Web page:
30 July 2003

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Drillable offshore oil prospects to be ready by early 2004

By David Lindsay

Australian petroleum exploration company Pancontinental Oil and Gas expects to have seismic research work gauging Malta’s offshore oil potential completed within a time frame that would allow drillable prospects to be ready by early 2004.
Pancontinental is currently studying Malta’s offshore oil prospects under an Exploration Study Agreement signed with the Maltese government in mid-2001.
The announcement was revealed in the finer print of a recently-signed participation agreement between Pancontinental and fellow Australian oil and gas company Sun Resources.
Under the preliminary agreement, Sun Resources will fund the existing venture through the anticipated cost of the next seismic commitment in the Maltese offshore project - in return for 20 per cent equity. On completion of the agreement, Pancontinental would retain 32 per cent equity in the project.
The preliminary agreement is subject to being able to secure a satisfactory production sharing contract over the presently targeted leads in Area 5 and the completion of formal documentation.
Permits awarded to Pancontinental by the government total approximately 14,800 square kilometres just south west of Malta.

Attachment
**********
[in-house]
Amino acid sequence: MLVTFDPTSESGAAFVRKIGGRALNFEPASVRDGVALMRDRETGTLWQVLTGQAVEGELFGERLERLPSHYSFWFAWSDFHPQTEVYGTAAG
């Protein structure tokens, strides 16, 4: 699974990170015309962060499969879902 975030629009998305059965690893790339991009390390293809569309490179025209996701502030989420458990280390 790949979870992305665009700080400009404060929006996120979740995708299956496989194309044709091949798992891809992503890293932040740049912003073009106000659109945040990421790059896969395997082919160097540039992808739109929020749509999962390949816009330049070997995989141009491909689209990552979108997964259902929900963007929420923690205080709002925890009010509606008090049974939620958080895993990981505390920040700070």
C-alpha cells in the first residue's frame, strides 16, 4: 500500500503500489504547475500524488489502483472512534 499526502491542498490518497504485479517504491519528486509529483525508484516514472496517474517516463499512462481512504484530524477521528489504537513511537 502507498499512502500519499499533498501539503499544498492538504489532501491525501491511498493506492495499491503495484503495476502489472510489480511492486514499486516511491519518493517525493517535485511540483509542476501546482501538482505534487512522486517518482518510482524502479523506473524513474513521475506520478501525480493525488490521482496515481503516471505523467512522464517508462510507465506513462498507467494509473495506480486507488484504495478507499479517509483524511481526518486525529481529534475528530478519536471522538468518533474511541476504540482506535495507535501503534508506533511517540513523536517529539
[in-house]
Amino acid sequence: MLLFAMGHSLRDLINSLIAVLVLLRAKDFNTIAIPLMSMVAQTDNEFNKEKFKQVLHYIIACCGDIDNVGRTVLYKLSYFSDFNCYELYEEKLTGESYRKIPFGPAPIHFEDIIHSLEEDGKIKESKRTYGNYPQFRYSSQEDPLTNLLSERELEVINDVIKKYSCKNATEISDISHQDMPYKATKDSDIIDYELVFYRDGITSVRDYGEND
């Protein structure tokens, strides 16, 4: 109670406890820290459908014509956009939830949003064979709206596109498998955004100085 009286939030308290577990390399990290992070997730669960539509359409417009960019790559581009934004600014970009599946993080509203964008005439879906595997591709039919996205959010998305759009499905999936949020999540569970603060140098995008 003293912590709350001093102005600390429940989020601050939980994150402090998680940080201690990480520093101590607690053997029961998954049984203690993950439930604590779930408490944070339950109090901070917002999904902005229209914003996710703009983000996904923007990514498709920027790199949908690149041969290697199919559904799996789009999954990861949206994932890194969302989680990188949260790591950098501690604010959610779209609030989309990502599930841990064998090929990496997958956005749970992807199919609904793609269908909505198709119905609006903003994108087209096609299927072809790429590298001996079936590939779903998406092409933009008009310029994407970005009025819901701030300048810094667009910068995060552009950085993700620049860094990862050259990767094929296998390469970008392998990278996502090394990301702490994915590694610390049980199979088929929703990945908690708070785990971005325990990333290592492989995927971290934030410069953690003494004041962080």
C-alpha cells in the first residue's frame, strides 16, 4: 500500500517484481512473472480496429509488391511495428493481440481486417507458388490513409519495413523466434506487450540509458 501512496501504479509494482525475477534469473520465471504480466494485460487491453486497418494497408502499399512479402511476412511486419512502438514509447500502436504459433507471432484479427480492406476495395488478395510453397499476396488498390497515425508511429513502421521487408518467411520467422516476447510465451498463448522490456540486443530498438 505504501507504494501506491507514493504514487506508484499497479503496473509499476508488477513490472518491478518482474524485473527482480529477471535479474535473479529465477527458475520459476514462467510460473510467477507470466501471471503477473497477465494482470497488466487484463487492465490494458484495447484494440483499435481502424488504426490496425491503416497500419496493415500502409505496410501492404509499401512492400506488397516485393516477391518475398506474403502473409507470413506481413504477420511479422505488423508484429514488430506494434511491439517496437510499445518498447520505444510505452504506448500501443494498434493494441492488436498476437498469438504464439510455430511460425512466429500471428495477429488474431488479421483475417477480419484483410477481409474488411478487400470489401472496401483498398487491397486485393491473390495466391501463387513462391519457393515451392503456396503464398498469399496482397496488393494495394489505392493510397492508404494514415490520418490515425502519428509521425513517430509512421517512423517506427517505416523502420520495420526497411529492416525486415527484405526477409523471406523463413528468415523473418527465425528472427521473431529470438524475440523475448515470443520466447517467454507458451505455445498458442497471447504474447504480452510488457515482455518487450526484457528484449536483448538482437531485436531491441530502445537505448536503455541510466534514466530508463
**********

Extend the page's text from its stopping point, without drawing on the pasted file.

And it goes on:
Pancontinental had reported that the offshore area entrusted to the company by the government contains ‘look alike’ prospects of commercial billion-barrel discoveries in the nearby offshore areas of Tunisia and Libya. The offshore areas in question are Area 5 and Block 3 of Area 4.
Pancontinental had capitalised upon an opportunity that came about in late 2000, which presented itself when experts were reviewing technical data on Maltese territorial waters not under a petroleum permit.
An interpretation of the data, the company says, indicates that the potential size of the prospect is ‘very robust and adequate to contain commercial hydrocarbon volumes.’
The original ESA signed with the government gives Pancontinental an exclusive period of at least 18 months, extendable for three years, with a right to convert to a long-term Production Sharing Contract with the Maltese government.
The announcement comes not long after the news that Hardman Resources, also of Australia, is to begin its own oil exploration activities next year.
Pancontinental has high hopes for the targeted areas, citing that the nearby waters of Tunisia and Libya, with strikingly similar seismic characteristics to the area in question, contain major world-class commercial producing oil and gas fields.

Copyright © Newsworks Ltd. Malta.
Editor: Saviour Balzan
The Malta Financial & Business Times, Newsworks Ltd, Vjal ir-Rihan, San Gwann
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